A study has found hedgehogs have huge territories and travel up to 1km in five hours as they munch on native wildlife.
Researchers at the University of Otago attached mini global positioning satellite devices to 28 of the creatures to investigate how far they ranged and their effect on native birds, lizards and insects.
The Conservation Department lists them as pests - their cute appearance is at odds with the damage they do to native flora and fauna.
The mammals were released in the Godley Valley in the Mackenzie Basin, where birds in braided river valleys are at the greatest risk.
Their position was collected every five minutes for five days. Researchers were surprised by the relatively large distance the hedgehogs covered, and the speed at which they moved on their short legs.
Wildlife biologist and PhD candidate Mariano Rodriguez Recio said some hedgehogs' home range was as great as 95ha.
"We also found a hedgehog can move as far as 1km rambling and foraging along a track in about five hours."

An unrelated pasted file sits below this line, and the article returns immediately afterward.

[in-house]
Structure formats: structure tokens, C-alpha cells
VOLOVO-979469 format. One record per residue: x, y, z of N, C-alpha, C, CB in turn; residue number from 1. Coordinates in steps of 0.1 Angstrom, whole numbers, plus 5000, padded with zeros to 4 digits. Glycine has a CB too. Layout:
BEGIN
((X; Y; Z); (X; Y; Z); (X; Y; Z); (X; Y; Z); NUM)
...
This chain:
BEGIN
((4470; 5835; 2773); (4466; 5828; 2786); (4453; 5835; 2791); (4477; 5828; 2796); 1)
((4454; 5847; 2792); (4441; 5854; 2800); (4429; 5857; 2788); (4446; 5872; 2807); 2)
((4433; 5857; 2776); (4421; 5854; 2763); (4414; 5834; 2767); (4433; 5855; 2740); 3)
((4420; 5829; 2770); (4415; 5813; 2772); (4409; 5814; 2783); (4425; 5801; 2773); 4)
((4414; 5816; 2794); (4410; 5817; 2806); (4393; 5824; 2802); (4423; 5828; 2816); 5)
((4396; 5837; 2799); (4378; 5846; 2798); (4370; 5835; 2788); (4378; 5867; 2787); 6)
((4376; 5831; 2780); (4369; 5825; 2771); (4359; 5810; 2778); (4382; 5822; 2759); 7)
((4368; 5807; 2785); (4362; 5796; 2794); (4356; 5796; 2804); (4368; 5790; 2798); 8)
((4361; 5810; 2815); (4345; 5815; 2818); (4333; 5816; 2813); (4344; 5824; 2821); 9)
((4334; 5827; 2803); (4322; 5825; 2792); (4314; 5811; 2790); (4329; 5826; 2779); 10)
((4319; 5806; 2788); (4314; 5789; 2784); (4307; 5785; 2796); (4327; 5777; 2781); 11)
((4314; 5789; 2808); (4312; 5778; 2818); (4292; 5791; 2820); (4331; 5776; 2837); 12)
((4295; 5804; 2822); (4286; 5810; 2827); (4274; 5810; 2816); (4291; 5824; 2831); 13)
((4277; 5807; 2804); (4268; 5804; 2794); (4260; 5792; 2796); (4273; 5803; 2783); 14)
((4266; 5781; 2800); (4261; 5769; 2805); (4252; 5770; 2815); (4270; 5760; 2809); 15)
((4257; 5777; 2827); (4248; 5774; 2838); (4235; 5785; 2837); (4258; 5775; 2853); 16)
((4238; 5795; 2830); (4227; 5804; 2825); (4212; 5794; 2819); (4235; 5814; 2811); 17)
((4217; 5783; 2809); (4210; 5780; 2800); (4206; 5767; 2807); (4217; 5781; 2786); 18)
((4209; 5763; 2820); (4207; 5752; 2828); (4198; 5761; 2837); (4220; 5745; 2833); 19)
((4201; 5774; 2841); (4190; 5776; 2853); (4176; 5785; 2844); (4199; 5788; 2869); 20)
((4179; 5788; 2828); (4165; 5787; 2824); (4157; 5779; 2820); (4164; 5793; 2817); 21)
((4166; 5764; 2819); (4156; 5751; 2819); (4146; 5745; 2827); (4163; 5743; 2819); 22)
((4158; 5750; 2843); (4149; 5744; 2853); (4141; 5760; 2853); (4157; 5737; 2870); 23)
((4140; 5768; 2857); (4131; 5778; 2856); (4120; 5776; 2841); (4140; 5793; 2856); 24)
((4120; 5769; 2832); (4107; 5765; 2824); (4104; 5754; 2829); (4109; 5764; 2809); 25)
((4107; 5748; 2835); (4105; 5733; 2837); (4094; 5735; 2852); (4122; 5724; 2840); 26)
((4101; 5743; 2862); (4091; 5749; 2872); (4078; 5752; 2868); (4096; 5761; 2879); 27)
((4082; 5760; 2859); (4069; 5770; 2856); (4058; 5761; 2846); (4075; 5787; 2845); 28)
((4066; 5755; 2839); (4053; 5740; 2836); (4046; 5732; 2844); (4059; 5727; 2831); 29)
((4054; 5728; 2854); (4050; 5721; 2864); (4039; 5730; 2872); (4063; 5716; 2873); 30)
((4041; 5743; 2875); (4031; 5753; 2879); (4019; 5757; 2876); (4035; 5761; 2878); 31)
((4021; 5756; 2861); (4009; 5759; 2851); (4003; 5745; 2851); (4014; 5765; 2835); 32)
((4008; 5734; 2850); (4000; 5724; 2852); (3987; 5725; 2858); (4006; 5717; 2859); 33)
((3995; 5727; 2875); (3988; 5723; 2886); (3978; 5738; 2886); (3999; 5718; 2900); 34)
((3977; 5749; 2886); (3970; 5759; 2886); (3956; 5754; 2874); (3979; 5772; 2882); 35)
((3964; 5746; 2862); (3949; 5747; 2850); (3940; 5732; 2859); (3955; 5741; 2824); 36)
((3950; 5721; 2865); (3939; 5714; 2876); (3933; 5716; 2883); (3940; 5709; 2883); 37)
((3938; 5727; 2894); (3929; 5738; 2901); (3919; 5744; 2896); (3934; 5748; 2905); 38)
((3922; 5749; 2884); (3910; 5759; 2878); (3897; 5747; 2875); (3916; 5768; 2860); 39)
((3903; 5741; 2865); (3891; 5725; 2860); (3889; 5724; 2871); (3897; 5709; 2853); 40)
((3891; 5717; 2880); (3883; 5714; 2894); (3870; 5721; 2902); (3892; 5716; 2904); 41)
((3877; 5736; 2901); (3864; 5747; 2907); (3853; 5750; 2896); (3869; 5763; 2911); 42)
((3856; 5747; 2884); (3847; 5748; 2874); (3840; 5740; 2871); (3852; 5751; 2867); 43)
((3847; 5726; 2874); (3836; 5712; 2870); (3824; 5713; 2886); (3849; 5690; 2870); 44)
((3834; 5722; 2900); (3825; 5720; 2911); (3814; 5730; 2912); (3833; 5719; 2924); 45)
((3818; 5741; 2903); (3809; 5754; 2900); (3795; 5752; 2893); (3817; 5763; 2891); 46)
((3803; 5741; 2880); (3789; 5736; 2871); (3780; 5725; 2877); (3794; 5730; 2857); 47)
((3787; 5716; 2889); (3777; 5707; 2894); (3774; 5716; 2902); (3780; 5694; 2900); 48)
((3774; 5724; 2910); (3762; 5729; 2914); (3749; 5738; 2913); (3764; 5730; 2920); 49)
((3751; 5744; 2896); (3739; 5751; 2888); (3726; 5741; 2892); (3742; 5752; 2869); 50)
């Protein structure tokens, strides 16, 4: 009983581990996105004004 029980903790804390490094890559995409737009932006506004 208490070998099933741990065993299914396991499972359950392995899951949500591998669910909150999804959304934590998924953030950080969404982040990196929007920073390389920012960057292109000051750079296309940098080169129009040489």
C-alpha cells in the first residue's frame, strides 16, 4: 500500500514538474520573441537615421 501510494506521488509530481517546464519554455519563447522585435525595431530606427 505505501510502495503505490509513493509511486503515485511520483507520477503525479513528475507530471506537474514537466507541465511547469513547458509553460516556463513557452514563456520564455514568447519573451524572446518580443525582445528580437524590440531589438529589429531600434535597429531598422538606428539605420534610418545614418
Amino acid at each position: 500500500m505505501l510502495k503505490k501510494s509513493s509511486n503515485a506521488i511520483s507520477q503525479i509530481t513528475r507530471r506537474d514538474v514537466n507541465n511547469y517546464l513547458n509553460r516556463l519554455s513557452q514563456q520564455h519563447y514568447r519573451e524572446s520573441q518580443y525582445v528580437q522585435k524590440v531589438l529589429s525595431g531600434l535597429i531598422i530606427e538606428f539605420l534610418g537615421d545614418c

Preliminary results showed that hedgehogs did not follow linear patterns like other species, but did not move completely randomly either.
The GPS data, overlaid on high-resolution satellite maps, will be used to identify "hotspots" which the creatures frequent. This will allow better management and trapping of populations. The lightweight GPS locators allowed scientists to collect positions in any landscape or weather.
The findings of the study - a combined project by the university's School of Surveying and its zoology department - have been published in a European journal.
WHAT A LIFE
* Hedgehogs have no natural predators in New Zealand.
* They're considered pests by the Department of Conservation.
* They were introduced in the 19th century to control insects and garden pests.
* They eat the eggs of ground-dwelling birds, as well as grand skinks and weta.